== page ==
Ballinger High School students Laura Brown, Nat Gallant and Jon Gutierrez made a professional and thorough dog park presentation to the Ballinger city council in May.  

 The three students propose turning the old putt-putt golf course at Ballinger City Park into a dog park. The students did a significant amount of research into the work that would needed to be performed and the cost. Part of that research included coming up with solutions to the costs, equipment that would be needed, operation of the park and who would do the work.

 The students’ presentation was detailed and well thought out. Ballinger city manager Tommy Turney spoke afterward about the presentation, “They did a fantastic job. It was thorough and very detailed.  The amount of research those kids did must have taken many hours. The examined every possibility, researched the equipment and costs and even who would do the work. It was very impressive and I think it’s something we (the city) can get behind.”

 Prior to the council meeting people were discussing the conversion of the putt-putt park to the dog park. One person spoke of changing the old putt-putt park, “That putt-putt park is part of Ballinger’s history. We need to preserve it and fix it up rather than changing it.” But the presentation included blending the history of the course with the dog park. The proposal would keep the stone and mortar building that is located at the location as well as all of the trees.

 The putt-putt course has fallen into disrepair over the years and currently hosts nothing more than rotting wood, worn out putting greens and poorly working equipment. Branches, leaves and large limbs lay across the course that, with its stone building, looks more like something out of Grimm’s fairy tale rather than a beloved Ballinger landmark and are evidence that the place needs some updating.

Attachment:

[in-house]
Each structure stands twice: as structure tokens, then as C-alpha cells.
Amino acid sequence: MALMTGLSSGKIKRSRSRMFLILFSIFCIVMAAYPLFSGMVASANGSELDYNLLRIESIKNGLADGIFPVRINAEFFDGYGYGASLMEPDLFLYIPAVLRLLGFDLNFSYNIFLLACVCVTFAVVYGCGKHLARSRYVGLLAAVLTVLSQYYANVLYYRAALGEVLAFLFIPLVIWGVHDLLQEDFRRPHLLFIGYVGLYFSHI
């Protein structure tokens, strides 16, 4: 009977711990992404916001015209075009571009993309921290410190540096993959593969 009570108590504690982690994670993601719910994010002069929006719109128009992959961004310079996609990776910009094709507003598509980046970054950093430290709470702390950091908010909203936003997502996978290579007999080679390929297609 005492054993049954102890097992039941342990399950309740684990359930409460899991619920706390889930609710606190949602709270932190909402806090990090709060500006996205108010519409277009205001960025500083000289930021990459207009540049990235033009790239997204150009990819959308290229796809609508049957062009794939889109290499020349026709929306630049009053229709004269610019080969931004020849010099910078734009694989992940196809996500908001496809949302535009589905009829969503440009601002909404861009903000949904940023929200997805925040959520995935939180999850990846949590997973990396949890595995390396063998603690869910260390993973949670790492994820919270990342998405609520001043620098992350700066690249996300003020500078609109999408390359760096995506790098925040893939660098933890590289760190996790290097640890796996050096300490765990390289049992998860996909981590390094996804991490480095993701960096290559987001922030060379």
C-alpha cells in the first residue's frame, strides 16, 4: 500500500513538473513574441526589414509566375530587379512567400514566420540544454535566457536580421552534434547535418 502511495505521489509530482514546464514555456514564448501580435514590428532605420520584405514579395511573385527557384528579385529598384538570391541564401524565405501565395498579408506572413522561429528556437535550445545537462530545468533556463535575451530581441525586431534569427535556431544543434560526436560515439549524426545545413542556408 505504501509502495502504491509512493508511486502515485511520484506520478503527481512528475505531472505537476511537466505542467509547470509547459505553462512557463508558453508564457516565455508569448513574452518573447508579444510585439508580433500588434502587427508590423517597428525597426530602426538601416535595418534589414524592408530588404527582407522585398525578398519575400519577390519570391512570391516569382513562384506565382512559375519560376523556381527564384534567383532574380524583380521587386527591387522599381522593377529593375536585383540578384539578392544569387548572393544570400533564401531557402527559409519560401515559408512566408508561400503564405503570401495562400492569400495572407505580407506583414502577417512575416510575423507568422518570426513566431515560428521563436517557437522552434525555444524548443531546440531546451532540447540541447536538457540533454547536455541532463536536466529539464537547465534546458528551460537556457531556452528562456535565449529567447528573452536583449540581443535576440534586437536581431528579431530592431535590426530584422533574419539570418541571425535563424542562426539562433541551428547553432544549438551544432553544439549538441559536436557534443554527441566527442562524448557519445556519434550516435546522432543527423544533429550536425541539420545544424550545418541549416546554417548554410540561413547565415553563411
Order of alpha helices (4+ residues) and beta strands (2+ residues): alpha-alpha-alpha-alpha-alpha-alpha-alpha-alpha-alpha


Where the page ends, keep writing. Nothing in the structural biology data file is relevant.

There is little doubt that something needs to be done with the old putt-putt course and repairing it would cost about as much as converting it to a comfortable, useful modern dog park. The park would give dog owners an option to get their pets out of the back yard and into some canine fun. Currently there is no place in the city designated solely for dogs. Research has shown over the years that active dogs are happy dogs who experience less stress. Giving them an option such as the dog park would present a means to achieving that goal for many of the city’s dog owners.

 The proposal includes keeping the building, trees and flowerbeds while removing the putt-putt greens foundations and storage shed. The proposed equipment that would be brought in includes metal benches, picnic tables, potty bag dispensers and metal trash receptacles. The use of metal equipment would help to ensure their durability and longevity, reducing the chance that money would have to be spent to replace them sooner than later. A metal “Dog Park Rules” sign would be posted at the entrance.

 An agility course would be set up in the dog park, which was included in the presentation, “Our team plans to place training/play equipment in the new park for owners to utilize and dogs to enjoy. Slalom poles, a tunnel, jumping bars, step-stools, ramps and jumping hoops are all pieces we want to implement in the new dog park.”